In the dead of night, a camper van from a local excursion operator picked us up from our hotel and transported us across to Kite Beach, not too far from Santa Maria, on the island of Sal in the Cabo Verdean islands. The excitement and anticipation was clear, as I spoke to several guests also eager to witness one of the many wonders of life – Loggerhead turtle nesting. As we were driven to the site, I was fixated on estimating their size. Prior to the trip I had the privilege of scuba diving at the White Reef diving site, just off the coast, when a pair of mating loggerheads drifted by me and my buddies. In all honesty, the pair looked like a gargantuan drifting boulder; quite the oxymoron, when you think about it.
My attention then drifted to the project itself. Projeto Biodiversiade is a non-governmental organisation, active in encouraging sustainable development and environmental protection through community engagement. Being a proactive marine conservationist at home in the UK, I was keen to see the success of a conservation project abroad and speak to members of the project to understand what their key challenges are when carrying out their work. Most importantly for me, I wanted to see what I, if anything, could do to help with the cause.
The Cabo Verdean Islands are a key site for the turtle nesting season – being the 3rd largest breeding site in the world for loggerheads! The work that Projeto Biodiversite do is integral to the hatchlings survival and improving global conservation efforts. Loggerheads are currently one of the six out seven of turtle species enlisted as threatened on the International Union for Conservation of Nature’s (IUCN) Red List, so conservation efforts like these are integral to the species survival.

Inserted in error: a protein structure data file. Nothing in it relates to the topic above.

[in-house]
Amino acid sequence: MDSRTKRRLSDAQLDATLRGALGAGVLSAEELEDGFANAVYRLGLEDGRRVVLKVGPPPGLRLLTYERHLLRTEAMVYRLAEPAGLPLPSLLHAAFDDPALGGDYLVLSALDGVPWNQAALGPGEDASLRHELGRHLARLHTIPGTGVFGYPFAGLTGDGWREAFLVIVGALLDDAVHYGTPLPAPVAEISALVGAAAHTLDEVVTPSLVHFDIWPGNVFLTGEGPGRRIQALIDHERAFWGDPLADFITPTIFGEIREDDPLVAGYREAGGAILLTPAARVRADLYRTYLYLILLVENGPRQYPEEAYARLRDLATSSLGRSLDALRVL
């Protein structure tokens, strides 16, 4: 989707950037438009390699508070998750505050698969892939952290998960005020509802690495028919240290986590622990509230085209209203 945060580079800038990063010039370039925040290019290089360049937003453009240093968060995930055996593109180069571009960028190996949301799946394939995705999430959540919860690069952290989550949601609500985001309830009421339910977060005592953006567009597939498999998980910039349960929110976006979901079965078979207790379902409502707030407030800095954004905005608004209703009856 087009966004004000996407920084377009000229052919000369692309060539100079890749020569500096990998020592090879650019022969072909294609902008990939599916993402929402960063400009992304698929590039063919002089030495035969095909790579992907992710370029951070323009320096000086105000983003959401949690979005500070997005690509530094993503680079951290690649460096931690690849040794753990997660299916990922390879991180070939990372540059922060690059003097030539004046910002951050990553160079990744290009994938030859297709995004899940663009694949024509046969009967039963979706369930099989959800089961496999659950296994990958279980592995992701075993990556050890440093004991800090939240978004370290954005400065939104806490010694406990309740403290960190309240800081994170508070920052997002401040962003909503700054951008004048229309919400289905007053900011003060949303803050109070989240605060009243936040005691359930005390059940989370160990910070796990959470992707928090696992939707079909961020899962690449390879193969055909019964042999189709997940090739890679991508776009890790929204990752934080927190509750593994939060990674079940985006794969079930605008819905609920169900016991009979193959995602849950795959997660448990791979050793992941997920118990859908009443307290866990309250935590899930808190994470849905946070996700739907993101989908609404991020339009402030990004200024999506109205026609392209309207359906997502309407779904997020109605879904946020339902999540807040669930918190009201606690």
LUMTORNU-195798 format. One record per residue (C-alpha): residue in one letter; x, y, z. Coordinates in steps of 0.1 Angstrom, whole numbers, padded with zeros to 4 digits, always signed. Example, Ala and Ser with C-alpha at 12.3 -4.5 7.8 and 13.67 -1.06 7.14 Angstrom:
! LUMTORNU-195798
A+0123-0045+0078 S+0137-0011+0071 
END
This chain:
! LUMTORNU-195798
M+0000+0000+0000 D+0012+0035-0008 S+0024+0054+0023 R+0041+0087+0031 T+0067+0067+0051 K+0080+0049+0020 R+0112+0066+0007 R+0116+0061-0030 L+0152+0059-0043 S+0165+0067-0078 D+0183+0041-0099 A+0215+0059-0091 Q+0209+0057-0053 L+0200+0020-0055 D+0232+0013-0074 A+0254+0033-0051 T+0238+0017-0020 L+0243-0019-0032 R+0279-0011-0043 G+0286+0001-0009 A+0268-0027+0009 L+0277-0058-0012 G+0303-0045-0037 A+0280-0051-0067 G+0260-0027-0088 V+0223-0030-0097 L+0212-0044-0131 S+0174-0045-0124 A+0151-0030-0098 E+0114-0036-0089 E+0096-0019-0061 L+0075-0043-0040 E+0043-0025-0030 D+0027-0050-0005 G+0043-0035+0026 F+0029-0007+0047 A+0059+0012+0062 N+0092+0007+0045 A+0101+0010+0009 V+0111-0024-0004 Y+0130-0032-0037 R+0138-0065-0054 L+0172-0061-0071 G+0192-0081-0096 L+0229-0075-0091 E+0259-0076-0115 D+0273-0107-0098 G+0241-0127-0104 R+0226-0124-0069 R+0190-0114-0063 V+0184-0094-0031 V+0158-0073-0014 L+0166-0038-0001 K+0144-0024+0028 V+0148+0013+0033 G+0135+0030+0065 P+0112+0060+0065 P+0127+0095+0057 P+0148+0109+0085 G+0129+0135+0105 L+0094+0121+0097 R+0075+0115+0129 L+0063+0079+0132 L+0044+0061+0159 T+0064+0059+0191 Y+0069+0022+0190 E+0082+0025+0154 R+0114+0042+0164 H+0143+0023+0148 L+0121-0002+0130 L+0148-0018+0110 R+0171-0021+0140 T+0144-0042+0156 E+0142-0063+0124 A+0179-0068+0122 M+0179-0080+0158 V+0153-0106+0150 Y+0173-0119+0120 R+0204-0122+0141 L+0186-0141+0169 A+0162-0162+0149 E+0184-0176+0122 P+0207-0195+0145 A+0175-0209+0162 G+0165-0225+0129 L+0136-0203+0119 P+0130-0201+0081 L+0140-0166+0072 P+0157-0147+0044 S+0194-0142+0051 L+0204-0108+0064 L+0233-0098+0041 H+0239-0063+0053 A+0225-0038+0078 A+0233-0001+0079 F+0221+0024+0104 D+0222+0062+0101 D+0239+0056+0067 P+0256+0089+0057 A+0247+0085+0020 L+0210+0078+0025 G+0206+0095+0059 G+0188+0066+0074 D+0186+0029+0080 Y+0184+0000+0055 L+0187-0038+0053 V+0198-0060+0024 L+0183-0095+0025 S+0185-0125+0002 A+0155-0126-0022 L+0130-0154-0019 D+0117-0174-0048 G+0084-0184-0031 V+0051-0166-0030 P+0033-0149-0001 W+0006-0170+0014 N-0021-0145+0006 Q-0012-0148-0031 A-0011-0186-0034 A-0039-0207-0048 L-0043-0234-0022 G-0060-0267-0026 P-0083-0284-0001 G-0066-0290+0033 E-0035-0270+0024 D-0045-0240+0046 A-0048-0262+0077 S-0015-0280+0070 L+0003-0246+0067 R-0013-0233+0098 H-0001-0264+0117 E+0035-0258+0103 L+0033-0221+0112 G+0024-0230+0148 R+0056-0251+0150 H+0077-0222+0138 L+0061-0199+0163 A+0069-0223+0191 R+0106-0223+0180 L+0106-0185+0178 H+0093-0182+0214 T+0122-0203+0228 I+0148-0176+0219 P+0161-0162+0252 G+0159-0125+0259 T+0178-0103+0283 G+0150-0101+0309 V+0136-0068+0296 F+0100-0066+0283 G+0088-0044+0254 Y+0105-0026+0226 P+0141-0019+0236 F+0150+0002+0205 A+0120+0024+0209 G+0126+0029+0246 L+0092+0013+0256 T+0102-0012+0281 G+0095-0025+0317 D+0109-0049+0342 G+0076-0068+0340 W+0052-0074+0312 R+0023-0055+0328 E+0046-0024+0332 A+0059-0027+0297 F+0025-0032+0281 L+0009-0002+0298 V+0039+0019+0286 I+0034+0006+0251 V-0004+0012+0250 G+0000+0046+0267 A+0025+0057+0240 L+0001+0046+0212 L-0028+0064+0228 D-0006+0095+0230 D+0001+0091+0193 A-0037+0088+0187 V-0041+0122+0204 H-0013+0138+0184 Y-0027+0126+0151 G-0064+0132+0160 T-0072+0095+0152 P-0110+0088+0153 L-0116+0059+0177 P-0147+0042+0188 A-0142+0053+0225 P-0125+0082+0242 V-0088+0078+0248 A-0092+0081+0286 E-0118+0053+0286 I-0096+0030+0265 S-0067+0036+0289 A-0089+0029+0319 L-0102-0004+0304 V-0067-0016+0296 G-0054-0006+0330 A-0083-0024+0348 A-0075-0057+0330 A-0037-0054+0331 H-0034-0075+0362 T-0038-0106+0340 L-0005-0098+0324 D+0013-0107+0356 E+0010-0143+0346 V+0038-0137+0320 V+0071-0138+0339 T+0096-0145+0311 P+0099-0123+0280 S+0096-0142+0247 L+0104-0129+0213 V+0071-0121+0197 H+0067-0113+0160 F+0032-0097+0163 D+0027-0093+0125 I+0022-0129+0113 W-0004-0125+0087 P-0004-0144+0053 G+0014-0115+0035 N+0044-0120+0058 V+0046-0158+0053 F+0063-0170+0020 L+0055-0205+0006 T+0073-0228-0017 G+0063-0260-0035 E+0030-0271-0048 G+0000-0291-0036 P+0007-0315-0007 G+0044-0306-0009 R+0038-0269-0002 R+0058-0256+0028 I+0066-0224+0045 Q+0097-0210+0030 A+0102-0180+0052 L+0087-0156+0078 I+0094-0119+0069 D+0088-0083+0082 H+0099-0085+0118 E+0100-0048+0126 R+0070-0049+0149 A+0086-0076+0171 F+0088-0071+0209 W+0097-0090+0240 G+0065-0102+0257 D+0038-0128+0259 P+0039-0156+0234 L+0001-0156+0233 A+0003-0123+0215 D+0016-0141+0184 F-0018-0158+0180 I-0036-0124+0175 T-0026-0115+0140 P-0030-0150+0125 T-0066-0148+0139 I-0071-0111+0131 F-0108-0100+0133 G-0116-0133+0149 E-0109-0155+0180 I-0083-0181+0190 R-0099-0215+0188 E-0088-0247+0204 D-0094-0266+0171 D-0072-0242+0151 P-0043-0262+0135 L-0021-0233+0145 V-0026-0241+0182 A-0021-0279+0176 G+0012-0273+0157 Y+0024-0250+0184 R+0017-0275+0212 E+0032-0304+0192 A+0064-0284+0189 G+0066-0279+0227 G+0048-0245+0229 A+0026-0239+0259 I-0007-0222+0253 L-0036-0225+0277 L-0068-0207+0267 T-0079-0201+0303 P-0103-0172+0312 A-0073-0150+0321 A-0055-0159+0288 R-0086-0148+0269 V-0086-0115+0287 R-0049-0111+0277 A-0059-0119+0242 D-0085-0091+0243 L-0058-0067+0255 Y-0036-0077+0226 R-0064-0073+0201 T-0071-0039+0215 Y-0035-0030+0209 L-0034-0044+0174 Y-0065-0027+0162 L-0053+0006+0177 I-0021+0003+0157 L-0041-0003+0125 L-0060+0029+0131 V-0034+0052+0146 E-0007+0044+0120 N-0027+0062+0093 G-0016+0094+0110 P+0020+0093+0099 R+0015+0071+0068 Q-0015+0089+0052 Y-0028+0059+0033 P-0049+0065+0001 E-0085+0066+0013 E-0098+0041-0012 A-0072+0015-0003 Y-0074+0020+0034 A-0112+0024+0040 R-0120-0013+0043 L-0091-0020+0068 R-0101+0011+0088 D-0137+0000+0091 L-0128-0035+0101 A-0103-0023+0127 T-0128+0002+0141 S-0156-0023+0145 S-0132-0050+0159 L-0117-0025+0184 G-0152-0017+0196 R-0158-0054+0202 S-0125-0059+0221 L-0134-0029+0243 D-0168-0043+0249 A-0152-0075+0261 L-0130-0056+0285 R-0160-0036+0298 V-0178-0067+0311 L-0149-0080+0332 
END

On arrival at the site, our tour guide was incredibly informative and enthusiastic about the project, and had a warmth about him which radiated around the whole group. It was surprisingly chilly on the beach and astonishingly dark, but there was the comforting and tranquil sound of waves dragging further down the beach as the tide went out. After a brief talk on keeping all artificial lights off, speaking softly and moving slowly, we embarked on our mission to find a nesting Loggerhead. One thing I truly admired is that they put the needs of the turtles ahead of the tour group. A part of me was quite anxious before I participated in the beach tour that, as we were paying guests, we would be hoarded around the first turtle that arrived in the fear that people would complain if they did not see a turtle. It was refreshing that quite the opposite happened.
The first nesting female we encountered was indeed about to be swarmed around in a circus-like manner it seemed. My heart began beating faster and faster, as I was worried the female would be unsettled by the gatherings of humans around her. To my delight though, our tour guide informed us to hunch down as slowly as possible and gently retreat in the other direction, to allow the turtle her space. What a relief. As an ‘animal-person’, it was thrilling and reassuring to see that the natural activities of these animals were not being exploited and this was at the heart, an educative experience.